A white hole at the end of a black hole suggests that what happens inside doesn't stay there, but this remains a theory.
Creating a black hole in a lab could have catastrophic consequences, consuming the planet.
Spaghettification occurs due to the black hole's force stretching you, held tightly by gravity on one side.
The Kachi Horizon of a black hole is where determinism breaks down and the past no longer determines the future.

According to quantum mechanics, information cannot be destroyed, so even if an astronaut passes the event horizon of a black hole, they will still exist in the form of information.

Black holes emit radiation and eventually shrink and disappear, but the astronaut will not be ejected in their original form but rather as Hawking radiation.

Some scientists believe that black holes may have portals called white holes where time can be reversed.

Black holes produce a lot of energy and release it as heat, so they will eventually fade away when they run out of fuel.

If a microscopic black hole were created on Earth, it would grow slowly and take a long time to absorb even a pound of weight, but it could potentially provide enough energy to power humanity.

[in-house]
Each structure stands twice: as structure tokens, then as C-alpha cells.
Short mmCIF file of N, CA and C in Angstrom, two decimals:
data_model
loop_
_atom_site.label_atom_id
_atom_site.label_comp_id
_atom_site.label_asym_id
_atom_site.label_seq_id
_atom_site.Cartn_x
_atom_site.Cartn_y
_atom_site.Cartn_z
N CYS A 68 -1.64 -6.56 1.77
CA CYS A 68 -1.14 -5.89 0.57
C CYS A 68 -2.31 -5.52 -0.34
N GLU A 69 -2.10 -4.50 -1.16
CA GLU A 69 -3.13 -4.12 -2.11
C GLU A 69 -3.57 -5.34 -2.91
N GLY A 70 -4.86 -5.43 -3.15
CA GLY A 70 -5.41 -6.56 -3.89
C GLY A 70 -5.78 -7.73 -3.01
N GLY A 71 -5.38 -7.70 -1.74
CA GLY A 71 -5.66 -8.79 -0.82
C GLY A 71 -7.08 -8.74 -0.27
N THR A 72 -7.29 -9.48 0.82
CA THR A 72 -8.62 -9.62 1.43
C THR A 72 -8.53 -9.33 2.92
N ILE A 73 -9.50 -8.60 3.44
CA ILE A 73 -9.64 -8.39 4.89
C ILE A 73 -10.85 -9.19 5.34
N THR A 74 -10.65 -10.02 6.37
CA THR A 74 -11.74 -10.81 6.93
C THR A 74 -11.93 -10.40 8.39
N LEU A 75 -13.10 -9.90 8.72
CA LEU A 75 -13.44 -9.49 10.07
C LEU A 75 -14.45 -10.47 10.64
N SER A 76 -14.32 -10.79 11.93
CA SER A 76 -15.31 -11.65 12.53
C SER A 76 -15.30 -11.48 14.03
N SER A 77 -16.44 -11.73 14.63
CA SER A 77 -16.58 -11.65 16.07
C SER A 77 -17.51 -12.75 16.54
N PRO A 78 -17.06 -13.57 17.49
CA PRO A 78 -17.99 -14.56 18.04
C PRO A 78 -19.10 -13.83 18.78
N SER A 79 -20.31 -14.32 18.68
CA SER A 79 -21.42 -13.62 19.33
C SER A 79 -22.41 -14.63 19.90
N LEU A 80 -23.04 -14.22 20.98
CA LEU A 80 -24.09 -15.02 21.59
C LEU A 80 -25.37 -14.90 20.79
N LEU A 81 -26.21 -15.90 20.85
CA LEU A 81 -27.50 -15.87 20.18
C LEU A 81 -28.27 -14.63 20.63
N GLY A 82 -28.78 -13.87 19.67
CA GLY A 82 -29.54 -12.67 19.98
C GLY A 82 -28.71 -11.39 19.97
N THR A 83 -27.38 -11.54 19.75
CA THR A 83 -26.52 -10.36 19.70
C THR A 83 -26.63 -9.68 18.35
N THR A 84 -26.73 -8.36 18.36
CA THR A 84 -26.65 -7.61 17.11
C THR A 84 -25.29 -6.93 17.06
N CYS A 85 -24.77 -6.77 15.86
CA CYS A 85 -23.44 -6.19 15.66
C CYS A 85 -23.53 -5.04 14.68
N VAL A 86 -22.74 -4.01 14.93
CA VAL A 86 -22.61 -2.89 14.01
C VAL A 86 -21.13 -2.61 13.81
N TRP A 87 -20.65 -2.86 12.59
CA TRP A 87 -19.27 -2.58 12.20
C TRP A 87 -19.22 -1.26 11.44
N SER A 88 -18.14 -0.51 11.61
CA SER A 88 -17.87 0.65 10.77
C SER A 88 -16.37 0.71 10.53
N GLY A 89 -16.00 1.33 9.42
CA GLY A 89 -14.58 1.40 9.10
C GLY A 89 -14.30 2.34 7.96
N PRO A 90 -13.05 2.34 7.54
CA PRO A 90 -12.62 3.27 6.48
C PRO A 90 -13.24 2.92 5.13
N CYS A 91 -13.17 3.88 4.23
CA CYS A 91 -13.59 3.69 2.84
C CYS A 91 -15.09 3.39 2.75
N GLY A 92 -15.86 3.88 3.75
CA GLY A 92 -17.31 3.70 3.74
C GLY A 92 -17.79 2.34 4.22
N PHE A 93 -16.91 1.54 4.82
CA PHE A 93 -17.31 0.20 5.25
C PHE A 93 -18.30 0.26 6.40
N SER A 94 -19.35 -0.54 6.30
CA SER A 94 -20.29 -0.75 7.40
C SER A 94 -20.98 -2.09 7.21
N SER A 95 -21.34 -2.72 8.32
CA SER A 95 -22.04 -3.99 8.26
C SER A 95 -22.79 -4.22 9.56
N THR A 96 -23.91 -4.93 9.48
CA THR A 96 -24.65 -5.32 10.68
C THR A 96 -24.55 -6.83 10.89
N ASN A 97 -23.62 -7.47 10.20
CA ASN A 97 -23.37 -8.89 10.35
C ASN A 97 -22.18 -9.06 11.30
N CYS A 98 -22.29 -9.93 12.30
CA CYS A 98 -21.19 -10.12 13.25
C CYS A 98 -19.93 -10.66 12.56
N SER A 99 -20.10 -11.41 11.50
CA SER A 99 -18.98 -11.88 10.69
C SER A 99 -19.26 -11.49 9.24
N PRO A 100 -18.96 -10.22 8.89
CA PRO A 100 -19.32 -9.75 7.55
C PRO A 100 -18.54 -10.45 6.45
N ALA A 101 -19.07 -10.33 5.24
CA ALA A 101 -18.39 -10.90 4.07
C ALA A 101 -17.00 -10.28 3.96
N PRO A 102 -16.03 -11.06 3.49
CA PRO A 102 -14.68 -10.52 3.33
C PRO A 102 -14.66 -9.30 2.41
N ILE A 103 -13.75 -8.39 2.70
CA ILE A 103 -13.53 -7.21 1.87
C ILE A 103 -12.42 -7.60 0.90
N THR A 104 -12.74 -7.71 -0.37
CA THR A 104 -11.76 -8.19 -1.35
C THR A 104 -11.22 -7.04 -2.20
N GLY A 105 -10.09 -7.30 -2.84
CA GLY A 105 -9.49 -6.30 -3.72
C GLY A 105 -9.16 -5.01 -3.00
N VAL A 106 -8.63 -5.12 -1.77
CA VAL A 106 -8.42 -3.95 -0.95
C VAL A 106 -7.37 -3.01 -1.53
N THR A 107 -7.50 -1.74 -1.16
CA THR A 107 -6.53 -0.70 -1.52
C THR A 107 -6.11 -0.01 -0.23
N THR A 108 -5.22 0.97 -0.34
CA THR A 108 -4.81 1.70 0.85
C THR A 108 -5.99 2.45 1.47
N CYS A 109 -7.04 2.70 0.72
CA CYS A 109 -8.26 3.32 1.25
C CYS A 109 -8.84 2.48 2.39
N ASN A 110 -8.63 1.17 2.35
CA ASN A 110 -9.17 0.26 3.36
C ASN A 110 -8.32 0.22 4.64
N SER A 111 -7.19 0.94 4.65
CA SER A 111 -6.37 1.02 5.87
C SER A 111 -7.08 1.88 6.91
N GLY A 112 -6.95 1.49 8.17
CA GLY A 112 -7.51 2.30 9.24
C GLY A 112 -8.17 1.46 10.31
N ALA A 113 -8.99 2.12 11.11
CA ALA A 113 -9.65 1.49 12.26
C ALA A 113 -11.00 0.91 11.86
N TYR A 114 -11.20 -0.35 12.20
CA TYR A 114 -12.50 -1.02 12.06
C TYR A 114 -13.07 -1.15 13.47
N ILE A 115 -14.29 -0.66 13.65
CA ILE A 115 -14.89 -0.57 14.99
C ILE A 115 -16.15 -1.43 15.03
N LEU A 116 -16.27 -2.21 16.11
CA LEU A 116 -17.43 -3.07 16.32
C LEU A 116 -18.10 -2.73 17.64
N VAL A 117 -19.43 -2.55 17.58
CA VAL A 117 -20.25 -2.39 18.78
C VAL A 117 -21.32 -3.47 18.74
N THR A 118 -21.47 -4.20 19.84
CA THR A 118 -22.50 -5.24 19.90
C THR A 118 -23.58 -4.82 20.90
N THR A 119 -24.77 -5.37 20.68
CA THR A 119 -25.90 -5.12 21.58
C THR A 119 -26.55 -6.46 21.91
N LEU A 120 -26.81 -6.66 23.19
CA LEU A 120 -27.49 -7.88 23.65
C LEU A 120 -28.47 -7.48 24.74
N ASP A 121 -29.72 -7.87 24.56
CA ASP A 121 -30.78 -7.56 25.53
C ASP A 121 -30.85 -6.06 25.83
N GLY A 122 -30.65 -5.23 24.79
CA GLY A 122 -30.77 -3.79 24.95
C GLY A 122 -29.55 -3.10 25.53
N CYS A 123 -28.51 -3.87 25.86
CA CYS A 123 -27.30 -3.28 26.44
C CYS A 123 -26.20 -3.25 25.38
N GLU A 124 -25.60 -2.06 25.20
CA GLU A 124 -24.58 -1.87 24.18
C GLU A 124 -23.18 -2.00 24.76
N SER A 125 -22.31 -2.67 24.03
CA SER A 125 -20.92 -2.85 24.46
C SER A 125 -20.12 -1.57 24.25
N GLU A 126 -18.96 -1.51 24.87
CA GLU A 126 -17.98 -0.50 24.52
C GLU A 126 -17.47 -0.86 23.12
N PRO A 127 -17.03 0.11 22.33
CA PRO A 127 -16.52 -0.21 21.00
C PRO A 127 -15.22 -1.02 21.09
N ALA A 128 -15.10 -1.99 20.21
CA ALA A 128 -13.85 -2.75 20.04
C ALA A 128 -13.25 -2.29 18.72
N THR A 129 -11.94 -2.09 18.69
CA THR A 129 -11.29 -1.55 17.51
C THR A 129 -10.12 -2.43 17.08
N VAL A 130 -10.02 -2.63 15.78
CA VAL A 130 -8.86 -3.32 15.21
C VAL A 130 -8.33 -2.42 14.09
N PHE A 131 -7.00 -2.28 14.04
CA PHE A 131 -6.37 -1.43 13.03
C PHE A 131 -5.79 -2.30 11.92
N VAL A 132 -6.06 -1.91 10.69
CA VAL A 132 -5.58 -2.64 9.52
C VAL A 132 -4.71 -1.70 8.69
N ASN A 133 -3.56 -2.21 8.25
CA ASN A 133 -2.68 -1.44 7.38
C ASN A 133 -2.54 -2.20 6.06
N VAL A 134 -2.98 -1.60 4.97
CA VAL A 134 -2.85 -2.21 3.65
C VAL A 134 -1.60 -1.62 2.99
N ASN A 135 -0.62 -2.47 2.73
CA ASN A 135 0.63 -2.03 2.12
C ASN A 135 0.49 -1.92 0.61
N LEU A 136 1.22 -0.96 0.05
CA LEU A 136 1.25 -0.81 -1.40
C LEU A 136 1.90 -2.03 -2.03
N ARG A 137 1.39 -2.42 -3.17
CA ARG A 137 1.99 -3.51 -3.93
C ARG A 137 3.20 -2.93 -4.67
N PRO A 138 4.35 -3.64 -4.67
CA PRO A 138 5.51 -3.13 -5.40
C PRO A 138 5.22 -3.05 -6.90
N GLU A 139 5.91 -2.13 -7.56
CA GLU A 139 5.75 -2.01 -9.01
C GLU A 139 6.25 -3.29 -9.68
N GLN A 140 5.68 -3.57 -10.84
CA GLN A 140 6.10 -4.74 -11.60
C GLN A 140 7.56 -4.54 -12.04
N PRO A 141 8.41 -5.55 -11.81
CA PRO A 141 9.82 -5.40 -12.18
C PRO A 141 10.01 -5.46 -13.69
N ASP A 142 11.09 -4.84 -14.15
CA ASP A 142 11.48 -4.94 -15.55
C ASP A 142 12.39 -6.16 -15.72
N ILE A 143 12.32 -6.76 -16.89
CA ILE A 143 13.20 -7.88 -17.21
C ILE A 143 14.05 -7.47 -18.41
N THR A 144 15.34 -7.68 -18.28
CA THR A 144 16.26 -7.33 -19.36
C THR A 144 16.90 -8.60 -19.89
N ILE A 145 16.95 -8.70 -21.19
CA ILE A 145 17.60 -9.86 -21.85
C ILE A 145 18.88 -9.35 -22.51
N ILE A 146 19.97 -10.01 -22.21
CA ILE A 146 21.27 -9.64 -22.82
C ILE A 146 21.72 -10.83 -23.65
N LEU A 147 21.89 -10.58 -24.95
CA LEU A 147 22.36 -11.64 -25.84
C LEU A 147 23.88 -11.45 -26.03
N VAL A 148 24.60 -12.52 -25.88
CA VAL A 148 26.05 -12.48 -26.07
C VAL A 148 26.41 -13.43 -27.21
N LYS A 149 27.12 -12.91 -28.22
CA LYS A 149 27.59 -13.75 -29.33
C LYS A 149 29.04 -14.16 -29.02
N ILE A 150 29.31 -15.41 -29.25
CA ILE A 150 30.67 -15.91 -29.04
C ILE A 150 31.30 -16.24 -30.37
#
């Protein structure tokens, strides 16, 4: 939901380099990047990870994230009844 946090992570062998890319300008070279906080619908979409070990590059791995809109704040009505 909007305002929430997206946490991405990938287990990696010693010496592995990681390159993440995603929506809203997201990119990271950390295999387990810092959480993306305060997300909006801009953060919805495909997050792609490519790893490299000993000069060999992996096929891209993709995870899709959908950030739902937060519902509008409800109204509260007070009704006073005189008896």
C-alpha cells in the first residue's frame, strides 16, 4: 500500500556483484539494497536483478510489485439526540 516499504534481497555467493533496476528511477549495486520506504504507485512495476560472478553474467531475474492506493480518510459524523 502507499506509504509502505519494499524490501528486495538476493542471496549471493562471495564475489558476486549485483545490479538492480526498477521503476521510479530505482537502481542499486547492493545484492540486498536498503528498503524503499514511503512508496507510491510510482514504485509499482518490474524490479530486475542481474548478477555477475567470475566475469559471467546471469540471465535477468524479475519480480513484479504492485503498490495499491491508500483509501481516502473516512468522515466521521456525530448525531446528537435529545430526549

The concept of spaghettification describes how the intense gravity of a black hole can stretch an object, and while Earth's gravity is too weak to cause this effect, it could happen in a black hole. The transition from our deterministic world to a non-deterministic black hole is possible, and if one survives this passage and moves towards the center of a benign black hole, they would be unable to communicate any interesting findings to the outside world.

To understand how to eliminate the past, we turn to the study of non-rotating black holes with an electric charge.

These black holes possess an important feature called the Kachi Horizon, where determinism breaks down.


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  • Alex H Mittelman about a month ago

    Fascinating! Life is like a black hole sometimes! Very well written!